ate students to deferments. June,
1967 was the date Donahue refer-
red to.
Two state Selective Service Sys-
tems, New York City and Michi-
gan, have granted I-S deferments:
at least in individual cases. How-
ever, many state and local boards
do not seem aware that such de-
ferments exist.
Greg Curtner, '70L, emphasized
jit was important to alert gradu-
ate students of the deferments
open to them.
"There are over 200,000 gradu-
ate students, many of whom are
not aware that they have this;
option. We're trying to do~ all we'
can to inform students of their
right," he said. Curtner has been
assisting Donahue with the case.
T w o Yale professors have
brought suit in a Connecticut
cpurt also challenging the refusal
of a state selective service board
to grant a student a I-S defer-
ment. ,
Senator Joseph Tydings (D-
Md.), a member of the Senate
Judiciary Committee, has indi-
cated he will alert the. White
House of any case in which grad-
uate students are not being de-
ferred until the end of the aca-
demic year in 1969.

Judic to
11ear MSU
editors
EAST LANSING ( - Student
editors threatened' with fines be-
cause obscenities appeared in the
Michigan State University news-
paper have taken their case to the
student-faculty judiciary.
The 11-member judiciary coin-
mittee - which includes s e v e n
faculty members a n d four stu-
dents - set Dec. 4 as the tenta-
tive date for a hearing on t h e
matter.
Under provisions of the MSU
academic freedom report, the ju-
diciary may recommend action in
the case and, since the report was
approved by both students a n d
faculty, it is "assumed" any rec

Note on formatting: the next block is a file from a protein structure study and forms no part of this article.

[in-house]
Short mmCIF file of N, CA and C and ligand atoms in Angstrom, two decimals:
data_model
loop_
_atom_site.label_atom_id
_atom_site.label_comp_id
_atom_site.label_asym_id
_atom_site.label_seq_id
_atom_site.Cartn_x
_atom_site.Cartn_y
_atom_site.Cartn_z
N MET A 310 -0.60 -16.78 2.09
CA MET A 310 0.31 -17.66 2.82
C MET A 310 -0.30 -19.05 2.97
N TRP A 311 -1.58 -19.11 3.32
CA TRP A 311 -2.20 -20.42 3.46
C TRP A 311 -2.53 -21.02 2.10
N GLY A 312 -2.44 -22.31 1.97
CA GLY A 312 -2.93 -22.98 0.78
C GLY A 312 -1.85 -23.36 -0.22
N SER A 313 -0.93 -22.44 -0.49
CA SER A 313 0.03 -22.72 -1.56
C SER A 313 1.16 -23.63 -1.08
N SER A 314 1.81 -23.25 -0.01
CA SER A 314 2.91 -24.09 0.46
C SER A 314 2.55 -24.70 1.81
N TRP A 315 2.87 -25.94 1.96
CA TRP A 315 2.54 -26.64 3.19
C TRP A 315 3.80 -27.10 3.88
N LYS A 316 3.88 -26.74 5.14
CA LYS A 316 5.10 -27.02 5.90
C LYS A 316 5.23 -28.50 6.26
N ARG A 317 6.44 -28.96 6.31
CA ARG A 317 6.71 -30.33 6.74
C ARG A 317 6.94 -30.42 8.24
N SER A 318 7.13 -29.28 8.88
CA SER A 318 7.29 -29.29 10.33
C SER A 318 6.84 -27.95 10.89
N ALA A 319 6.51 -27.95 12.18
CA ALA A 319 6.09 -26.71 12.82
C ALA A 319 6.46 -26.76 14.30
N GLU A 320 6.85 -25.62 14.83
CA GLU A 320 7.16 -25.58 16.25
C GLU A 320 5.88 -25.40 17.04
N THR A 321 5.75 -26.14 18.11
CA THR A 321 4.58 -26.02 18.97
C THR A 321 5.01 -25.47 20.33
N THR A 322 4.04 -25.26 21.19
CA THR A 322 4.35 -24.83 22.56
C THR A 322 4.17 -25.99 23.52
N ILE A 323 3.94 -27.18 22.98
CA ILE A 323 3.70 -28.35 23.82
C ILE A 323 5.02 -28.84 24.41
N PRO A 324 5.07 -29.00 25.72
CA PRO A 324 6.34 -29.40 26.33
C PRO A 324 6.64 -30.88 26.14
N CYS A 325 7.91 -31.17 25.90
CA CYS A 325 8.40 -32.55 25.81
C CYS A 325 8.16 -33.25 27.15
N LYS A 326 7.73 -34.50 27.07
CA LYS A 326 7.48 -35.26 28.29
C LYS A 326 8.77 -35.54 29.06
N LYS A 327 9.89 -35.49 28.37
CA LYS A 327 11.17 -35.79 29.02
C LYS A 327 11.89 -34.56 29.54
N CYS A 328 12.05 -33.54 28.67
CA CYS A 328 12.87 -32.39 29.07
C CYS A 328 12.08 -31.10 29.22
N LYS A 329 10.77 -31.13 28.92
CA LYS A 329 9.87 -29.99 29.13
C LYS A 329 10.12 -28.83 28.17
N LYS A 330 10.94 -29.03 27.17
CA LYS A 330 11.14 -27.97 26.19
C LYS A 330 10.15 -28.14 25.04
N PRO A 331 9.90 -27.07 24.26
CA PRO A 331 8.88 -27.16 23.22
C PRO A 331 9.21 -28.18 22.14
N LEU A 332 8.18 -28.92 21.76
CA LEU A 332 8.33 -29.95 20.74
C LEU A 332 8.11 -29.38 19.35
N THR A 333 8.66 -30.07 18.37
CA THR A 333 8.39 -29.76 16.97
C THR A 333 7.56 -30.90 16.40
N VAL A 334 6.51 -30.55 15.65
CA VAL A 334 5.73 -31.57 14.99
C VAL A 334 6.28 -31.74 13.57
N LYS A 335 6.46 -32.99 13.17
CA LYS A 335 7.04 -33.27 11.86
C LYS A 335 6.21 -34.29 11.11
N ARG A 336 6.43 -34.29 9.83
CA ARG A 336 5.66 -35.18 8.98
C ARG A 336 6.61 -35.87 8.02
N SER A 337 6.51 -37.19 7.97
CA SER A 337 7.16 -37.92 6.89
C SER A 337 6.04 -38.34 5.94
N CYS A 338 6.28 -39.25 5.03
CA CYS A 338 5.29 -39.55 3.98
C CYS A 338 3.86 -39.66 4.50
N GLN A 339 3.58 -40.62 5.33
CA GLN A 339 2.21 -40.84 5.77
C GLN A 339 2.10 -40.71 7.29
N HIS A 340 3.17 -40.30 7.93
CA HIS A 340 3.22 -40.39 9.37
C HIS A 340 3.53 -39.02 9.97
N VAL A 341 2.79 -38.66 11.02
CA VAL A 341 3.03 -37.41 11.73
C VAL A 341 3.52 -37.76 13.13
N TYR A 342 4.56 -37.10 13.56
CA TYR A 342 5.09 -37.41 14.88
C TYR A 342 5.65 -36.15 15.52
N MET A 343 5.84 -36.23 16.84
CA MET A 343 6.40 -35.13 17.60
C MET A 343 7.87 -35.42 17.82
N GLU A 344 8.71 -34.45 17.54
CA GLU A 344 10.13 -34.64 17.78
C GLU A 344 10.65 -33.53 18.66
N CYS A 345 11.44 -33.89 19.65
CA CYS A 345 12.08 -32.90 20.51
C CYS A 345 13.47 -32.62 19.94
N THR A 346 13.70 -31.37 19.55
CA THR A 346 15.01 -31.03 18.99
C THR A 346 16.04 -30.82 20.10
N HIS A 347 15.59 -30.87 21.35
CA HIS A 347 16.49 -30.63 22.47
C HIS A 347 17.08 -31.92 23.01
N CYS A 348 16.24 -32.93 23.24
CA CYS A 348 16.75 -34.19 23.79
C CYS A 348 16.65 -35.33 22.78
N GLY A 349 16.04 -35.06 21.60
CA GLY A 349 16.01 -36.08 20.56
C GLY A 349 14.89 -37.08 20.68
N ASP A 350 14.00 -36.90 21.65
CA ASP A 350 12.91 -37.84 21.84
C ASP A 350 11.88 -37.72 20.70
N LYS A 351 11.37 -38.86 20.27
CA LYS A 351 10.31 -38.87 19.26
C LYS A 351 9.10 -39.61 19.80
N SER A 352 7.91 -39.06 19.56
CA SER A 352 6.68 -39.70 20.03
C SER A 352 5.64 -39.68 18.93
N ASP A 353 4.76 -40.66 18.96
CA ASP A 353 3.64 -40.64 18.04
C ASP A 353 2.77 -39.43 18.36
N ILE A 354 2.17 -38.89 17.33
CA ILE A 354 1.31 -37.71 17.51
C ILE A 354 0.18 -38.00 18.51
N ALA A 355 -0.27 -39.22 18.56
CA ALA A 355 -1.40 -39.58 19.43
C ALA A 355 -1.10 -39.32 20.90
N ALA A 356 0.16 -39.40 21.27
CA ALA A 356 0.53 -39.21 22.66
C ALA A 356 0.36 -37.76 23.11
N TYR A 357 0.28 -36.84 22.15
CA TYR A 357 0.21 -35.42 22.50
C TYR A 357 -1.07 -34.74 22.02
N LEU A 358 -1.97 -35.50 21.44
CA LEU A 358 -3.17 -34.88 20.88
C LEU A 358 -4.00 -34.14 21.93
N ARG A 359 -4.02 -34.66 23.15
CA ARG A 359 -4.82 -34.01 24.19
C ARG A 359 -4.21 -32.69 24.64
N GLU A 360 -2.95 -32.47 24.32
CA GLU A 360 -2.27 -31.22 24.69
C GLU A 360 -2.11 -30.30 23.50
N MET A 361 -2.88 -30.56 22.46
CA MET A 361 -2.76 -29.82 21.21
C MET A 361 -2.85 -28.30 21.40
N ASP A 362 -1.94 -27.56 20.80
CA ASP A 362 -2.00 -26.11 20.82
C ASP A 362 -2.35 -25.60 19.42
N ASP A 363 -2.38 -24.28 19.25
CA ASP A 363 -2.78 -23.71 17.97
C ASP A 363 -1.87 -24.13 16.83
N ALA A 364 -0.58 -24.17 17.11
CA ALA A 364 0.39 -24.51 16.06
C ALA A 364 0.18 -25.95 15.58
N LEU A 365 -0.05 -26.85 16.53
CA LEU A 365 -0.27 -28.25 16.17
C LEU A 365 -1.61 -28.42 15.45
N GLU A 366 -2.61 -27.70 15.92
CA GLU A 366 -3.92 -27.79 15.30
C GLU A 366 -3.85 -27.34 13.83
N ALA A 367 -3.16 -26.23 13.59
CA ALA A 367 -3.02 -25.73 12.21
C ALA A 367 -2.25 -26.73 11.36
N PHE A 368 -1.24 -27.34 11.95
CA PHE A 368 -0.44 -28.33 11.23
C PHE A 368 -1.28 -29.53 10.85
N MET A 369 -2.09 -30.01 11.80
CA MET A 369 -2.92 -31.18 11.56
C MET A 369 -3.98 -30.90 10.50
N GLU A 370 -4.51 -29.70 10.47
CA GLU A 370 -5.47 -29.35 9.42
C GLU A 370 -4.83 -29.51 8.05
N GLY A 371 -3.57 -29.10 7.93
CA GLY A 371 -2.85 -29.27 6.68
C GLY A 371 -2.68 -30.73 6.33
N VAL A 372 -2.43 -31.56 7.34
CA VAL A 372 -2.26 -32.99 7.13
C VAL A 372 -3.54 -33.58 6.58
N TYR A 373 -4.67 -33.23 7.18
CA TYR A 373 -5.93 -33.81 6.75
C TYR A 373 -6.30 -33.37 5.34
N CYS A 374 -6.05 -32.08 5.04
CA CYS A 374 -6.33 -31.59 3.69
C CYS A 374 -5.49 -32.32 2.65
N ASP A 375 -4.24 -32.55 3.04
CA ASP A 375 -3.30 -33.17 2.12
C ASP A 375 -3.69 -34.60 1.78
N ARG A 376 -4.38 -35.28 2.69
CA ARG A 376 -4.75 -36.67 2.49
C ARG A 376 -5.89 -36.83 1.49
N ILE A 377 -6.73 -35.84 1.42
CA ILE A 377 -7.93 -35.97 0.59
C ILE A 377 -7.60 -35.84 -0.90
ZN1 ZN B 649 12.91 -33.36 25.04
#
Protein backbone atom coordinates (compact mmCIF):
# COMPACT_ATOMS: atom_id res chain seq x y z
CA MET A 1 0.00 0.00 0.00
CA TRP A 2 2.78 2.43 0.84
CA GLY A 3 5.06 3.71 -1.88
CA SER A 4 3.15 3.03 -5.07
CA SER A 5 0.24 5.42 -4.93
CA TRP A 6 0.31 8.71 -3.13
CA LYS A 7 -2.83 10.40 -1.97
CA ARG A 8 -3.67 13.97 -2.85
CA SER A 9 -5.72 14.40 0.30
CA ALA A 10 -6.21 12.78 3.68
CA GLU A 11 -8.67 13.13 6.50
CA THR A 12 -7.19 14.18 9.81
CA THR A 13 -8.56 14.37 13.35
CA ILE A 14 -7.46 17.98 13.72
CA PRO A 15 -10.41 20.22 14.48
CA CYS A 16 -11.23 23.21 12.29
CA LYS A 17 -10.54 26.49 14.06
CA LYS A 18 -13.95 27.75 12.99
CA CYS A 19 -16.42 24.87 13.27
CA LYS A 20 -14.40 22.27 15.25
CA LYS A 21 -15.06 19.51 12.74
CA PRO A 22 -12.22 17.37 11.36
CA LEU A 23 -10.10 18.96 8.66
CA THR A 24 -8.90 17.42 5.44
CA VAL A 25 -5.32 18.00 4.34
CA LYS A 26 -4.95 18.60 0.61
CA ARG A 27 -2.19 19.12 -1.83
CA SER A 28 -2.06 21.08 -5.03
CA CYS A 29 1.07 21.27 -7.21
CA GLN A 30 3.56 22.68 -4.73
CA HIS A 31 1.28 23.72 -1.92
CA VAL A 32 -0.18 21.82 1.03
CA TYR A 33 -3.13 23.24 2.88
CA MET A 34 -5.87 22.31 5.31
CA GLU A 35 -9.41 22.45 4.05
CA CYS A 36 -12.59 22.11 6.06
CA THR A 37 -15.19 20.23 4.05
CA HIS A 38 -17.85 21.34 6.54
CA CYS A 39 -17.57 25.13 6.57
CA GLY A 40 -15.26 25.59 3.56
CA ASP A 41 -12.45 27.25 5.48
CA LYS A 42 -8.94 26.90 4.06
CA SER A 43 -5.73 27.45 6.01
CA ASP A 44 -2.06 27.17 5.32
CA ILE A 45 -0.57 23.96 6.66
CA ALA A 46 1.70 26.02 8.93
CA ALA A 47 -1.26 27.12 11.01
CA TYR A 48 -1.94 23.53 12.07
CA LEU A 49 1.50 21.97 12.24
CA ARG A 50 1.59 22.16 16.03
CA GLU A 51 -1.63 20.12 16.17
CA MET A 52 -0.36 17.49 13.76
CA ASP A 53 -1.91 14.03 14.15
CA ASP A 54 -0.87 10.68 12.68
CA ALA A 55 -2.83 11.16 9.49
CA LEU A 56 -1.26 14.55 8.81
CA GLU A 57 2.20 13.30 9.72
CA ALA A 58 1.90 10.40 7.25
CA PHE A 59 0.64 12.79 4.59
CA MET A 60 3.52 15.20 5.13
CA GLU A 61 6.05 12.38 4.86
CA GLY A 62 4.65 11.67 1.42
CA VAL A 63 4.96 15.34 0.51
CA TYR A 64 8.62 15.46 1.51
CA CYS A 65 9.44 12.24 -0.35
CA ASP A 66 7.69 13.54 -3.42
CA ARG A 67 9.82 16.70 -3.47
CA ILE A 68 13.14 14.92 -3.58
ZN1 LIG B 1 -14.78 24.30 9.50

omnmendations would be imple-
mented, a university spokesman
explained.
Claiming the threat of fines is
a form of censorship are State
News editor-in-chief Edward Brill
of Merrick, N.Y., ,managing editor
James Granelli of East Detroit
and campus editor Trinka Cline of
West Union, Ill.
State News general manager
threatened to "lop off" the sal-
aries of the three because they
allowed the four-letter obscenities,.
to be printed in a recent edition
of the student paper.
Brill is paid $75 a week as edi-
tor and Granelli and MissC dine
each receive" $60 a week.
Berman said he and Brill had
agreed ,the editors would notify
State News printers, Willstaff,
Inc., in writing if they intended to
use objectionable language in
print.
No letter was written and Ber-
man,' who was out of town at the
time, did not know of the contro-
versial article before it was print-
ed.
The article outlined a contro-
versy at the University of Wiscon-
sin, where the student newspaper
had run into trouble with the uni-
versity board of trustees for print-
ing obscenities.
The State News incorporated
the words - excerpts from "Lady
Chatterly's Lover" by D. H. Law-
rence and James Joyce's "Ulys-
ses" - in its own story.
MSU president John A. Han-
nah has said he believes there is
no censorship involved in the case.
"I think whoever was responsi-
ble for the obscene article just
wanted to see how far they could
go," he said. "I don't think it's
appropriate to run such words.